Tuesday, October 27, 2009

Lie to Me “Grievous Bodily Harm” Too Predictable

Photo from Fox

Lie To Me (Fox) is one of those shows I watch that I am not quite sure why I watch it. After seeing last night’s episode “Grievous Bodily Harm” I decided to look in to the reasons why I keep watching this show despite the fact that something is just off about it.

In “Grievous Bodily Harm”, the show opens with Cal being shot, and then we quickly move back about a day earlier in time. An old fried of Dr. Cal Lightman’s (Tim Roth) comes for a visit and needs Cal’s human lie detector abilities in order to help him get out from under a gambling debt. It seems that Terry (Lennie James) got in over his head with a gambling debt and needs Cal to help him win it back in a poker game. But this leads to Cal being forced into helping Terry’s gambling associate to verifying the quality of counterfeit money. It was a little too obvious that when Cal got shot at the beginning of the show that it was either some kind of ruse or that he would survive. There was really no suspense there – a show doesn’t kill off his lead character especially when they still have several more episodes to go in the season. It was also obvious that once Cal got involved with Terry that it wouldn’t end with the poker game. Either the show is too predictable or I am also an expert in reading a person’s body language and behavior, but it was obvious that the security guy was some sort of plant for the Feds, especially when it seemed that Cal’s presence at the illegal poker game was well known to Agent Ben Reynolds (Mekhi Phifer).

While this is going on, the rest of Cal’s team works on a video threat received by a school that threatens a homicide. Dr. Gillian Foster (Kelli Williams) misreads the body signals of one of the students involved and thinks that the student is the one guilty of the homicidal threats, instead, the girl was talking suicide, and she attempts suicide in the Lightman Group restroom. While Torres (Monica Raymond) and Locker (Brendan Hines) continue to work the case with Foster, they collectively figure out that it was one of the instructors who seemed to be fueling the conflict between students and fostering the student’s negative feelings to the girl who had later attempted suicide. In my opinion, it was obvious the minute the teacher became involved in observing the inquiry that he was someone the one who initiated the whole mess. I think I am getting too good at reading body language.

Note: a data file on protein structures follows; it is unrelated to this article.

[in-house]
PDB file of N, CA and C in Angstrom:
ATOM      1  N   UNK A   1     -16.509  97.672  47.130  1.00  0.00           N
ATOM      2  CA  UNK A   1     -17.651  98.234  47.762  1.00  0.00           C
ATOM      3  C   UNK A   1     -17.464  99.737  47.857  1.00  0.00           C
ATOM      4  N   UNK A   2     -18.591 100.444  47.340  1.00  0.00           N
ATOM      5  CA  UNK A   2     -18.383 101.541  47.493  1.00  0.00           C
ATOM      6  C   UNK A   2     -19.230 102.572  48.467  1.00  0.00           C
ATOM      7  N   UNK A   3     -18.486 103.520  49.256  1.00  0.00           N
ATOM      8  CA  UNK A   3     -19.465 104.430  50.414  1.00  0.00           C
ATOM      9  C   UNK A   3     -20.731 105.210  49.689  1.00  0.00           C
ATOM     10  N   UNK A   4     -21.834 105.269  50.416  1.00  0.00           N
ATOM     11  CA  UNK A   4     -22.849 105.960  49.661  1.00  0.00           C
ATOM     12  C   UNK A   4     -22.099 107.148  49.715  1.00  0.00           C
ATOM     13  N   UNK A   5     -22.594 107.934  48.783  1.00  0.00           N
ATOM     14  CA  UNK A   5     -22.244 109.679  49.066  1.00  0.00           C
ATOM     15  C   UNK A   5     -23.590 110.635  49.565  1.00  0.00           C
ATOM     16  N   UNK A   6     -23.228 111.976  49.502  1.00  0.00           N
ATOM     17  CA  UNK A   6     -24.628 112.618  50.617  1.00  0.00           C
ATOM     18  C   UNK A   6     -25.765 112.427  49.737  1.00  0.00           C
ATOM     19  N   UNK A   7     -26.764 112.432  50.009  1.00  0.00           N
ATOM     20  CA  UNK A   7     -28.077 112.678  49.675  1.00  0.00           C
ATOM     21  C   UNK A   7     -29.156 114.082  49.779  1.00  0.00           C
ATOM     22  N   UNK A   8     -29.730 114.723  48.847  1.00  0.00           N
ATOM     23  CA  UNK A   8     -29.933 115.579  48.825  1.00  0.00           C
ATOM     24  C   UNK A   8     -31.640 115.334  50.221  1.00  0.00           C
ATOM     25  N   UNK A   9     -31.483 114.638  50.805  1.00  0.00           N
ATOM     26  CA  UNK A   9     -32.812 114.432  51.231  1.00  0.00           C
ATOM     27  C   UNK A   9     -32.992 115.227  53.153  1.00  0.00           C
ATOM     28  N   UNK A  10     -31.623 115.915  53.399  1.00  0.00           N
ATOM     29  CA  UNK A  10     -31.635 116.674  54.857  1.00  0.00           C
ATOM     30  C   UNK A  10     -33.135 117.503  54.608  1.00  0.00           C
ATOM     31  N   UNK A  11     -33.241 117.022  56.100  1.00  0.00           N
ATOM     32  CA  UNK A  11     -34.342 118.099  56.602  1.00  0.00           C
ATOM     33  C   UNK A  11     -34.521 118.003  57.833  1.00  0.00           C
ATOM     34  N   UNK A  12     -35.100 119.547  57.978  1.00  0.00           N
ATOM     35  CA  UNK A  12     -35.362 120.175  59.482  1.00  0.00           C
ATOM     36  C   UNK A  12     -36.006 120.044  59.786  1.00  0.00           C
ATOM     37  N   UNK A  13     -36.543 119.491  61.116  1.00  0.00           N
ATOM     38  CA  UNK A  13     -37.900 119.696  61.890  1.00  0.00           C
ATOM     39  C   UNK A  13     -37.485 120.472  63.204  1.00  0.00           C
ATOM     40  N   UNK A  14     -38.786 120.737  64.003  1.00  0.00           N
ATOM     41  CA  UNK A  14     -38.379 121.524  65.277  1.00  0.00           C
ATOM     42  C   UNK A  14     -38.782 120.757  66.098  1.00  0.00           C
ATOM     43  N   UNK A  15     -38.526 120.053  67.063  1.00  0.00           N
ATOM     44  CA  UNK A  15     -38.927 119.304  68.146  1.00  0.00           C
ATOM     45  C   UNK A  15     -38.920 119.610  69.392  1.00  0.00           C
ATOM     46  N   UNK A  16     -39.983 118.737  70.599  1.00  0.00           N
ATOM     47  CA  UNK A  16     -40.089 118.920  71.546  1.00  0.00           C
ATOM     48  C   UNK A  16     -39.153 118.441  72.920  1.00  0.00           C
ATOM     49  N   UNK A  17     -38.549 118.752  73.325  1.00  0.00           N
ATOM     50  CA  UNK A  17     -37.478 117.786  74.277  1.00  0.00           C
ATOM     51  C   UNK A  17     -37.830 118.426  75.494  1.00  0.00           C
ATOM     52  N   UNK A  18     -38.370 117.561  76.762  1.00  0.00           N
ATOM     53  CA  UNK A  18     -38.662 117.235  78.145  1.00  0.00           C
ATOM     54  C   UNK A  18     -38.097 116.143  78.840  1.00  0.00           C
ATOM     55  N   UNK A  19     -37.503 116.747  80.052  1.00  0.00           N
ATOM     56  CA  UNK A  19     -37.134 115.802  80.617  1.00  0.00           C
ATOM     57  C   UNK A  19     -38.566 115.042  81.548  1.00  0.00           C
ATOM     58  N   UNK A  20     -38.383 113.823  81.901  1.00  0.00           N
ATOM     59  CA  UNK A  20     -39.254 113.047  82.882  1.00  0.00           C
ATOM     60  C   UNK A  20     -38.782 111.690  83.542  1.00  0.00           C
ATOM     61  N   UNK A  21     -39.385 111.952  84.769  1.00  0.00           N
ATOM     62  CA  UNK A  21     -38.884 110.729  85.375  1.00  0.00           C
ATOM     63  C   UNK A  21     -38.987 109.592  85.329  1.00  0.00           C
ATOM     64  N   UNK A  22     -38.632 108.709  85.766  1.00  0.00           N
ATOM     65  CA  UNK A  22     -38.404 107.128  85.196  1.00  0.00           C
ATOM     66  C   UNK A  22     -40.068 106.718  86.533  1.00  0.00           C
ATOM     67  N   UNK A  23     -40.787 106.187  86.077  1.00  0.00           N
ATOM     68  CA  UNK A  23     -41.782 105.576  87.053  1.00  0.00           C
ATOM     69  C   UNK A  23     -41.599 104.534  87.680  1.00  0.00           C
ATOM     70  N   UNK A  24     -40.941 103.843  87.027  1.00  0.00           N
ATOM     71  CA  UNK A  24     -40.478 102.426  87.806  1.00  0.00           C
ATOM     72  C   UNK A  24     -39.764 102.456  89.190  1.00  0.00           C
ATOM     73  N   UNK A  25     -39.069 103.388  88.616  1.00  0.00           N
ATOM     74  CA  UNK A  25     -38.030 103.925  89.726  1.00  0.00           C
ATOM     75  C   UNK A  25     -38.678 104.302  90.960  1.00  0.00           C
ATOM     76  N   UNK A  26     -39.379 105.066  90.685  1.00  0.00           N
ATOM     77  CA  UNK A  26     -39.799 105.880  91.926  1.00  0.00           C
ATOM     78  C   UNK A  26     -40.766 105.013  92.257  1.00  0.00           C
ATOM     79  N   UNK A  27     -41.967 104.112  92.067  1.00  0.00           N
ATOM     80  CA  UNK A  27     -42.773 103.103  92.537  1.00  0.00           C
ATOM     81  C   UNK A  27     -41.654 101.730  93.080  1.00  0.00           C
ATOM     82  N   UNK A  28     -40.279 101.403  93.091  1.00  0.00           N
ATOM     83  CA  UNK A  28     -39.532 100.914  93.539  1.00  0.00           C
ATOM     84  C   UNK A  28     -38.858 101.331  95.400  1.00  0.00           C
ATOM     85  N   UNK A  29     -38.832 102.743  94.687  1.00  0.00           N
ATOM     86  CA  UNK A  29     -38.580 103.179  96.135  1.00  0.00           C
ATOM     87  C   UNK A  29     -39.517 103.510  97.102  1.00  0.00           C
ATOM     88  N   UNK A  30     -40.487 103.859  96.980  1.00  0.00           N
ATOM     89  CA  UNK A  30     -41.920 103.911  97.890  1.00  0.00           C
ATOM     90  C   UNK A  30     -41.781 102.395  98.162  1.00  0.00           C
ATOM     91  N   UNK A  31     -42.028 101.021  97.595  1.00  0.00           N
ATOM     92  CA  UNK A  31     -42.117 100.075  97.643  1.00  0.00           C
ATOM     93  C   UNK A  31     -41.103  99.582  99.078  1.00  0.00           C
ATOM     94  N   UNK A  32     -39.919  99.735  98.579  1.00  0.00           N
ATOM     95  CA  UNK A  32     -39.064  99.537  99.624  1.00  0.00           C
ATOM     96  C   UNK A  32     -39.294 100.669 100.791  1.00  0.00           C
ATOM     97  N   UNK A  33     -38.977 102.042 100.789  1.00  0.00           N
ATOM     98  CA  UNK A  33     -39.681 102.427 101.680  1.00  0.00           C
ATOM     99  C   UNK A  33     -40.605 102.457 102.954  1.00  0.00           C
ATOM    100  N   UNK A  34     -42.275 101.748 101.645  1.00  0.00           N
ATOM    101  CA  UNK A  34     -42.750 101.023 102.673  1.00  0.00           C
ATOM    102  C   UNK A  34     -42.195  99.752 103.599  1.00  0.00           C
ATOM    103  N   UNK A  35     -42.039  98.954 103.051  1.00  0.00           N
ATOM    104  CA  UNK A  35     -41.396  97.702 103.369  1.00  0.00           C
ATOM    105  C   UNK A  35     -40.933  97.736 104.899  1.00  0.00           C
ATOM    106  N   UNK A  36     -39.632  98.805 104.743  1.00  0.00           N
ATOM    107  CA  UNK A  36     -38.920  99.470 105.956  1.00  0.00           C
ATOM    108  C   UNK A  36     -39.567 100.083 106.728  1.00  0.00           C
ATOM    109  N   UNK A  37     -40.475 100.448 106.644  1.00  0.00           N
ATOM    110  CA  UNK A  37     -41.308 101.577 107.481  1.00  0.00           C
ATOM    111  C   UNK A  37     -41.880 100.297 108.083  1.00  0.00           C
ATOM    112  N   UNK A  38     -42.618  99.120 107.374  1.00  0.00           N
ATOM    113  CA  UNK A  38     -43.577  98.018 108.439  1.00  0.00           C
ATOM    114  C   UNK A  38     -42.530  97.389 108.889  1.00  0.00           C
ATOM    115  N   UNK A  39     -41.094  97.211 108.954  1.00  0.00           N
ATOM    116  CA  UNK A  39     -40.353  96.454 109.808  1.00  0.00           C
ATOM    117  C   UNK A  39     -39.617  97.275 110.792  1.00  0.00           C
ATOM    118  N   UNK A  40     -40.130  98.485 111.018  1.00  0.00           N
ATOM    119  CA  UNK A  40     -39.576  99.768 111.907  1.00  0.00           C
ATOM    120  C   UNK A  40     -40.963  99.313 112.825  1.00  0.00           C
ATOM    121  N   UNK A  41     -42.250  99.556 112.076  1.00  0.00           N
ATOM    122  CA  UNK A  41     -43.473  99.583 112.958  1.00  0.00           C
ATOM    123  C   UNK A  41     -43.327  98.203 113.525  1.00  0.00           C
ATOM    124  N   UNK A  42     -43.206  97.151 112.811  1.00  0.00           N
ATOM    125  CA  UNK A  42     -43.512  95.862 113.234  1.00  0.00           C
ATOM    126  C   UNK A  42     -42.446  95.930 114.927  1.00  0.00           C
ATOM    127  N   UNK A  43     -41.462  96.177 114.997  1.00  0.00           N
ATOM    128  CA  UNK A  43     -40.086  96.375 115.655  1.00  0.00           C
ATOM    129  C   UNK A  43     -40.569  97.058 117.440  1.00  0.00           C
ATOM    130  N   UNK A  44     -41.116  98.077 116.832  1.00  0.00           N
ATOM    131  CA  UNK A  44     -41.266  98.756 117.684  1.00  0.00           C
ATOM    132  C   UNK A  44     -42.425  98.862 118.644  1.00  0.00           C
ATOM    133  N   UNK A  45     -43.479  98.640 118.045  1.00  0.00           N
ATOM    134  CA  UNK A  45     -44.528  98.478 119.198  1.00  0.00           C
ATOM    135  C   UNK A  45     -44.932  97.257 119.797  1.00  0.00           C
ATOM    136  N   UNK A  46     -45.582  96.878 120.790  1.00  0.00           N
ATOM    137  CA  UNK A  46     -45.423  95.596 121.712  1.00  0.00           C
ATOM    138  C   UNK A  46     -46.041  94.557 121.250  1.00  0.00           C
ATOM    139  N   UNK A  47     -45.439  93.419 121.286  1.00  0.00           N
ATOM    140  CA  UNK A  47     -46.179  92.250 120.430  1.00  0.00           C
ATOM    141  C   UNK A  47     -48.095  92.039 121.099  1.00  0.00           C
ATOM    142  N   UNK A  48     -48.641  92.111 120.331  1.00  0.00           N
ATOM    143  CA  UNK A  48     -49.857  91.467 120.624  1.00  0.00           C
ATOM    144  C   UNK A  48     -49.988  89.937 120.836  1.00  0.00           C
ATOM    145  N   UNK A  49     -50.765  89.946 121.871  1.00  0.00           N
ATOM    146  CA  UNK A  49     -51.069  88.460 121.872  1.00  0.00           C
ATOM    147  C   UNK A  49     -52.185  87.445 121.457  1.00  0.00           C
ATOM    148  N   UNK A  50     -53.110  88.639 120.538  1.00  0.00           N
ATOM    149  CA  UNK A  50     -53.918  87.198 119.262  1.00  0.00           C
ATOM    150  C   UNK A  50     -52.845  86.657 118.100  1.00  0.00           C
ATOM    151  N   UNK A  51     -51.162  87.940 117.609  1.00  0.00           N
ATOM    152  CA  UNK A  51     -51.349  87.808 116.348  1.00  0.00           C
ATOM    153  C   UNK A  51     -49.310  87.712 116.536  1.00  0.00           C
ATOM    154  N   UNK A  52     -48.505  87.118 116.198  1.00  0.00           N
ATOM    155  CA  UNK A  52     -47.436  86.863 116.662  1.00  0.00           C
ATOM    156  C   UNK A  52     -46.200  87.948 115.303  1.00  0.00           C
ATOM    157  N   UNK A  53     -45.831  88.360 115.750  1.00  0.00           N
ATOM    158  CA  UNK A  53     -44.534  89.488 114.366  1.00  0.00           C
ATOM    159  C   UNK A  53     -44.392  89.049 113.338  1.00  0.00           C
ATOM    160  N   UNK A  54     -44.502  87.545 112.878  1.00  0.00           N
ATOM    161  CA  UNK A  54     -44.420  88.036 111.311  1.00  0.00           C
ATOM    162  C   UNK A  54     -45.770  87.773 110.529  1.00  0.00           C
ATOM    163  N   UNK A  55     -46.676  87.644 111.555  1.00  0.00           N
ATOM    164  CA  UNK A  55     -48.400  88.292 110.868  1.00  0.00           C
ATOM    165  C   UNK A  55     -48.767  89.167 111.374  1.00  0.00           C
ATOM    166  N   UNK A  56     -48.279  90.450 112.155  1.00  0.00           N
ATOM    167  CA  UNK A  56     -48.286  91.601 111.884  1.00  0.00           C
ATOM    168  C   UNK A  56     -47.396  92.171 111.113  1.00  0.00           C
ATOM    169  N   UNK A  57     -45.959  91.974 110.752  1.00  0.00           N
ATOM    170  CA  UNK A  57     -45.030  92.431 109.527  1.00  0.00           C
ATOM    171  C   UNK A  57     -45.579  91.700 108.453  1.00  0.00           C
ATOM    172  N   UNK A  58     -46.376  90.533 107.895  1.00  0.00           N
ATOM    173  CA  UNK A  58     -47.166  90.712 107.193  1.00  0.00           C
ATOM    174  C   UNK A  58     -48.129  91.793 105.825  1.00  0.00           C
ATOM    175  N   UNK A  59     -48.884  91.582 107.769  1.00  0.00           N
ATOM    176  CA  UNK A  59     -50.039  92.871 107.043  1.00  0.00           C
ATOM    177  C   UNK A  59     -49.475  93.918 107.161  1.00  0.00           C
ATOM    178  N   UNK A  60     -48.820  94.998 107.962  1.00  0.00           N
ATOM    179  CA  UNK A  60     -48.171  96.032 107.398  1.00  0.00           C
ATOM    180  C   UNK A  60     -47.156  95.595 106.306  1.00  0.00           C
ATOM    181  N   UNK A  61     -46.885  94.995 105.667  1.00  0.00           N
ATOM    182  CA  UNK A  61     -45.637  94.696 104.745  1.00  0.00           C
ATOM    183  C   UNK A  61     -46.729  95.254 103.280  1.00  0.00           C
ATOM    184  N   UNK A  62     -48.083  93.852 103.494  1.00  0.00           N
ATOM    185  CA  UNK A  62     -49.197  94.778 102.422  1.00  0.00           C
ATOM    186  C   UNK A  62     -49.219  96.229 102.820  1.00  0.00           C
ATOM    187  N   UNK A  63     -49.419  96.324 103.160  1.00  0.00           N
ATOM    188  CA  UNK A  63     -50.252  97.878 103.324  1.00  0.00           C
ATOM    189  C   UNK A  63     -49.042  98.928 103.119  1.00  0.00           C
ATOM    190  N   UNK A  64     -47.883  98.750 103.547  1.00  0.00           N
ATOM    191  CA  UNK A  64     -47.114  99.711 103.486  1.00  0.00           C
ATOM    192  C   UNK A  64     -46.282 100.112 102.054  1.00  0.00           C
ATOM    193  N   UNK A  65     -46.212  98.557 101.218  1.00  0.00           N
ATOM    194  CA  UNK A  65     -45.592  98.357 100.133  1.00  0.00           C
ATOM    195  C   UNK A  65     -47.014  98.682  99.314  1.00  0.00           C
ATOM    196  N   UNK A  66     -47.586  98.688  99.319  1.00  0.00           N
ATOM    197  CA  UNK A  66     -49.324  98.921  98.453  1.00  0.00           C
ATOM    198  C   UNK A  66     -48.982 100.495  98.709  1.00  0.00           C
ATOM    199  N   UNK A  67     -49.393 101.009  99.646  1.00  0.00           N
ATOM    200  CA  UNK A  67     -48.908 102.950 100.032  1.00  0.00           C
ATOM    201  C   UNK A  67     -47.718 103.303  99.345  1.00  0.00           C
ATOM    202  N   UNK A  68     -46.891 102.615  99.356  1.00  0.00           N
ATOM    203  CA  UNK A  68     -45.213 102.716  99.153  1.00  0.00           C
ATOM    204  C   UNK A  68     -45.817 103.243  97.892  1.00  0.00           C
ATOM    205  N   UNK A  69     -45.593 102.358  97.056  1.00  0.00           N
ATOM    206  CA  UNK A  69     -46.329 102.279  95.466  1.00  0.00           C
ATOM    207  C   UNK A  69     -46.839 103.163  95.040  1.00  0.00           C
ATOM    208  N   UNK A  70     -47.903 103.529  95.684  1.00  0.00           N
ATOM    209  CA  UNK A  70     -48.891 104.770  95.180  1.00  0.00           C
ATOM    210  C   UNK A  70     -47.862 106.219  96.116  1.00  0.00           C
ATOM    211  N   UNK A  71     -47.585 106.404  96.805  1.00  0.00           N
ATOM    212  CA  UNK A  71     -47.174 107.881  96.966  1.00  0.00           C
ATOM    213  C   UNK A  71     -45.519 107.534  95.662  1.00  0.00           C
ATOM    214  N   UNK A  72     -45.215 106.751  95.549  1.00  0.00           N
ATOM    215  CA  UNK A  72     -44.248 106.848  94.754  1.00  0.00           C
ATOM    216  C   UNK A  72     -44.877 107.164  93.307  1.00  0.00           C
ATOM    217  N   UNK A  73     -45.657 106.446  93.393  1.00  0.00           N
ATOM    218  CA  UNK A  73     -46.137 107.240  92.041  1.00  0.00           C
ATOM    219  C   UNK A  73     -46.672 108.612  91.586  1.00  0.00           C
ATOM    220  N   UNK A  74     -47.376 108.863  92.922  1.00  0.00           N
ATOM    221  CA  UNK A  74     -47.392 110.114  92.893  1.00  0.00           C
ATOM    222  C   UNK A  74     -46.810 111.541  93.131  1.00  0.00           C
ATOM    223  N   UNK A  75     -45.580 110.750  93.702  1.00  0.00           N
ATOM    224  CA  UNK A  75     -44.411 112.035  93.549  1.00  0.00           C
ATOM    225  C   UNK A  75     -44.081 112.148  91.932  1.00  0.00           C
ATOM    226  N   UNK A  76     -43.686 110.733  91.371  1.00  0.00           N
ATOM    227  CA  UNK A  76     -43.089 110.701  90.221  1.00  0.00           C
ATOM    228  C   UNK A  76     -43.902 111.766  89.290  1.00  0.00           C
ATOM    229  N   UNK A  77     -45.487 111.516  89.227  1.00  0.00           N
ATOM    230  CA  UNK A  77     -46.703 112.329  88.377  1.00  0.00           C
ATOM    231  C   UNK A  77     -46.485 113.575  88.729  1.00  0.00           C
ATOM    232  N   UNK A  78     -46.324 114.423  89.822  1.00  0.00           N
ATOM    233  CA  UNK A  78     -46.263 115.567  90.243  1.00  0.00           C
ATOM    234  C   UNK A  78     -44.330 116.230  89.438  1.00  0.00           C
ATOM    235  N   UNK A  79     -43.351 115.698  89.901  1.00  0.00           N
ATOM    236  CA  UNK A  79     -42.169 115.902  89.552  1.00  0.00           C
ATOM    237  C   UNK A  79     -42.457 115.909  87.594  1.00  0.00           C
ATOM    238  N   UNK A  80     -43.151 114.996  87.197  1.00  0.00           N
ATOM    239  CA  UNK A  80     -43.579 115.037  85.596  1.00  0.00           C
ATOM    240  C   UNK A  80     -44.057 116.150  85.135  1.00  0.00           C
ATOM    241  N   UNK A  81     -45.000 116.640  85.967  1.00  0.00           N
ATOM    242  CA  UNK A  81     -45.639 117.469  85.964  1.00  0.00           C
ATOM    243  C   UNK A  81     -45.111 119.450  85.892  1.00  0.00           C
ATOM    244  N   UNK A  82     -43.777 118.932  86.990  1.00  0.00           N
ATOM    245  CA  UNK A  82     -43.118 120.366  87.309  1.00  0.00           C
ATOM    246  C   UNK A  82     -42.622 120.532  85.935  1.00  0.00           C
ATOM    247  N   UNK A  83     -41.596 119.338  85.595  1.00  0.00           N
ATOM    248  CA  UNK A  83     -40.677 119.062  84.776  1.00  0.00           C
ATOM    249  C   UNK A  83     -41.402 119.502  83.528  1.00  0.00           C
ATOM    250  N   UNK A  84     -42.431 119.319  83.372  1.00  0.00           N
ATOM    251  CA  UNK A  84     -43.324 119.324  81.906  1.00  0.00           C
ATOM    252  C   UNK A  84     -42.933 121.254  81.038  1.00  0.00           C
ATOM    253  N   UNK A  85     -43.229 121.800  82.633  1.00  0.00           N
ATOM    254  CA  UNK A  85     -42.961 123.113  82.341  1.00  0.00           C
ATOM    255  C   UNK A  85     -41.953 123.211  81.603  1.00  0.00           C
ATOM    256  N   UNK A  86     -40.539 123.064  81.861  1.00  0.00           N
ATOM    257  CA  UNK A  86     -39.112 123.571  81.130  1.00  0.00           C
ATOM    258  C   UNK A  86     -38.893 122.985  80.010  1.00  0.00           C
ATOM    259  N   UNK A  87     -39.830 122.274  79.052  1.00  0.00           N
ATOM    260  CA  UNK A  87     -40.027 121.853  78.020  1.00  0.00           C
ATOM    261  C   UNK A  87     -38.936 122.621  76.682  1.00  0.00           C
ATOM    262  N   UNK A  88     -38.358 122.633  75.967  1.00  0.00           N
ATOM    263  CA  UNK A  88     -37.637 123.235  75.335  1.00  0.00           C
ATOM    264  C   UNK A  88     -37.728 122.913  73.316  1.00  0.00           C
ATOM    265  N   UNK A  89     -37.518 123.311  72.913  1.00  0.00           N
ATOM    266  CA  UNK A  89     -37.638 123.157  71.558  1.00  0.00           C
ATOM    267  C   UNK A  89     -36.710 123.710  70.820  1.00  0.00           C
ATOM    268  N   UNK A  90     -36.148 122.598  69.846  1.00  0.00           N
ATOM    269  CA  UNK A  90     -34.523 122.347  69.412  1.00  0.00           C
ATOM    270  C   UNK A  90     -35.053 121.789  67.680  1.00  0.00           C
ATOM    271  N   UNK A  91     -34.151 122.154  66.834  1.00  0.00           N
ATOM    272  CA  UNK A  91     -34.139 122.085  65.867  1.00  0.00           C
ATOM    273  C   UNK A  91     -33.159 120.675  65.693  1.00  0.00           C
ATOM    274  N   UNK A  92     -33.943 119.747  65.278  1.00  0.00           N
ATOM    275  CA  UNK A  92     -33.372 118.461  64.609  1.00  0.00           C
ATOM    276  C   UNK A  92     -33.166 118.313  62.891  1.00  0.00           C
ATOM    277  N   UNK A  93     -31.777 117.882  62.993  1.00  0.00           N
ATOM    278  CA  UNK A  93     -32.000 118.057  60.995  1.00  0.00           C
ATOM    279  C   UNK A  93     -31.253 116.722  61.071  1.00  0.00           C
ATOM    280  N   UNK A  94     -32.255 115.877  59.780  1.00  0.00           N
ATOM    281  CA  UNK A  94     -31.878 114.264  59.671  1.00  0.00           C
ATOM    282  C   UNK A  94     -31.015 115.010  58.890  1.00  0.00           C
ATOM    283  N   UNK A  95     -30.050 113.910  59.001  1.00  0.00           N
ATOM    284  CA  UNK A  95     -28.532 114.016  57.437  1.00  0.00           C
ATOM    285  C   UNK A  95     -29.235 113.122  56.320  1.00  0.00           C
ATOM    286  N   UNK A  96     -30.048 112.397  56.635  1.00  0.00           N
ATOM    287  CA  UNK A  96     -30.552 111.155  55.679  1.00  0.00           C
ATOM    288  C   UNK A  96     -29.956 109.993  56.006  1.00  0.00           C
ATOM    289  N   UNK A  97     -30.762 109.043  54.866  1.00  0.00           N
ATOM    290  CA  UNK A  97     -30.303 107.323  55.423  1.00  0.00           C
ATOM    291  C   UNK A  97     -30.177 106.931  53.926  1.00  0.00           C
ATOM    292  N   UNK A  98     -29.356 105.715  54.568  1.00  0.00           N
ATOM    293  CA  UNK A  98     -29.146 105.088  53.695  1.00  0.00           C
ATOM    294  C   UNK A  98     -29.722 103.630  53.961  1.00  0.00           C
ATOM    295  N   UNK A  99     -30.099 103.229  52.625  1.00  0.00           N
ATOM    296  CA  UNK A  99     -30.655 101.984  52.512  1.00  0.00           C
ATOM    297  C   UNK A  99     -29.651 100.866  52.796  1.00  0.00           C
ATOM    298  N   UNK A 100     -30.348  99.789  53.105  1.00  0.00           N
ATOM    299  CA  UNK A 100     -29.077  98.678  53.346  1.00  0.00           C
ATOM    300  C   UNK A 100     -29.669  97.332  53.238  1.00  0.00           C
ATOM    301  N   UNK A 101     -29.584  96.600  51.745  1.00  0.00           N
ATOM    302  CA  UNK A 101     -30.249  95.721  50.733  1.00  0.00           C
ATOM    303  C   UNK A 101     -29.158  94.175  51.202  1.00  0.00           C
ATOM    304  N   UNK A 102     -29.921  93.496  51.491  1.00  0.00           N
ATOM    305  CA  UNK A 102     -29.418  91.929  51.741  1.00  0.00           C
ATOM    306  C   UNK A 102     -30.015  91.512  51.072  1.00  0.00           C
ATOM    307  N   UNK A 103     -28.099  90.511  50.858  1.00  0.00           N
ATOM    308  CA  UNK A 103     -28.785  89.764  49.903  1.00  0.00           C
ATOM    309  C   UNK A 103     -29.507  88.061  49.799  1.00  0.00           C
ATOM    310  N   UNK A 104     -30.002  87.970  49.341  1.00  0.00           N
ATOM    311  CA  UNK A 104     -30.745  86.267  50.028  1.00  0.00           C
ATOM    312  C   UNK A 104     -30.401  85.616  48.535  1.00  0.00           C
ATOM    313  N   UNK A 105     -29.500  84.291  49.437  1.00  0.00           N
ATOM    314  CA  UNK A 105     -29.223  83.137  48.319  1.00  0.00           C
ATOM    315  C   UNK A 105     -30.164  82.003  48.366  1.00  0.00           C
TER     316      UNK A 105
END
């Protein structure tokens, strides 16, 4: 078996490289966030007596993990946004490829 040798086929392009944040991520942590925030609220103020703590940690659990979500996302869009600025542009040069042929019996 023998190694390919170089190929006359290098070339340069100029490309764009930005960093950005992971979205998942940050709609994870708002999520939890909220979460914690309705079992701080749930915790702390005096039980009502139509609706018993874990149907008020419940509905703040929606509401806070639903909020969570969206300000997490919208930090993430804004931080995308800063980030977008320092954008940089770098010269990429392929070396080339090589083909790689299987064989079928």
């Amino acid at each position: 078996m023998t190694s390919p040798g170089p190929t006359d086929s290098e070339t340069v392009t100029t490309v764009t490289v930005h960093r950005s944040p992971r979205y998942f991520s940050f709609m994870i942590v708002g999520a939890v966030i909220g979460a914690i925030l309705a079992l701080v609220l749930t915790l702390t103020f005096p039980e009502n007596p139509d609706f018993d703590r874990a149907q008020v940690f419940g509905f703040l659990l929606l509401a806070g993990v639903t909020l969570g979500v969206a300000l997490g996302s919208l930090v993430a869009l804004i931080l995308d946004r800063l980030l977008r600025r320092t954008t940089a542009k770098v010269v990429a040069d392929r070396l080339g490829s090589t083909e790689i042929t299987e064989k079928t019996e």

Besides it being almost to easy to figure out the outcome of each story arc, I realized that Tim Roth bounces and sways a lot when he walks and it seems too comical. I am not sure if that is how Roth walks or if that is how Cal Lightman walks, but either way, it is somewhat distracting, as his body movements seem to monopolize the whole scene when he is on screen. He also seems to quickly move to get into people’s spaces, which I think is probably a method that Lightman uses to get people off guard so he can read them better. Another problem is Roth’s accent when speaking, which at times makes it hard to understand what he is saying. I think as I watch more of the show I become more accustomed to it, but in last night’s episode with Cal’s accent and Terry’s accent, I was having a spot of trouble understanding them.

The other issue is the chemistry with the cast. There is something just not right and I can’t quite figure out what – or who – it is. Tim Roth seems fine as Lightman, but the rest of the cast seems flat. In the first season of “Lie to Me” I was initially intrigued by Dr. Foster, but after watching the series for a while, she seems to be rather one dimensional and I don’t think the writers have done as good of a job in developing her character as they have with Lightman. Likewise Loker and Torres are becoming too repetitive in their behaviors and there doesn’t seem to be anything compelling going on with either of them. Making matters worse, while the main characters still remain underdeveloped, they’ve added the new character of Agent Reynolds who seems to be the stereotypical FBI agent who mistrusts everyone and just gets in everyone’s way.

I still watch “Lie to Me” because I have hopes that someday everything will begin to click, but I won’t wait forever. Right now the show is fortunate to run on Monday night right after “House”, but if the show moves to another day and time without the strong lead in, I am not sure if the show has enough going for it in order to survive for very long. I am afraid that without more character development, and without some more compelling cases for the Lightman Group, this may be the series last season. And that’s no lie.

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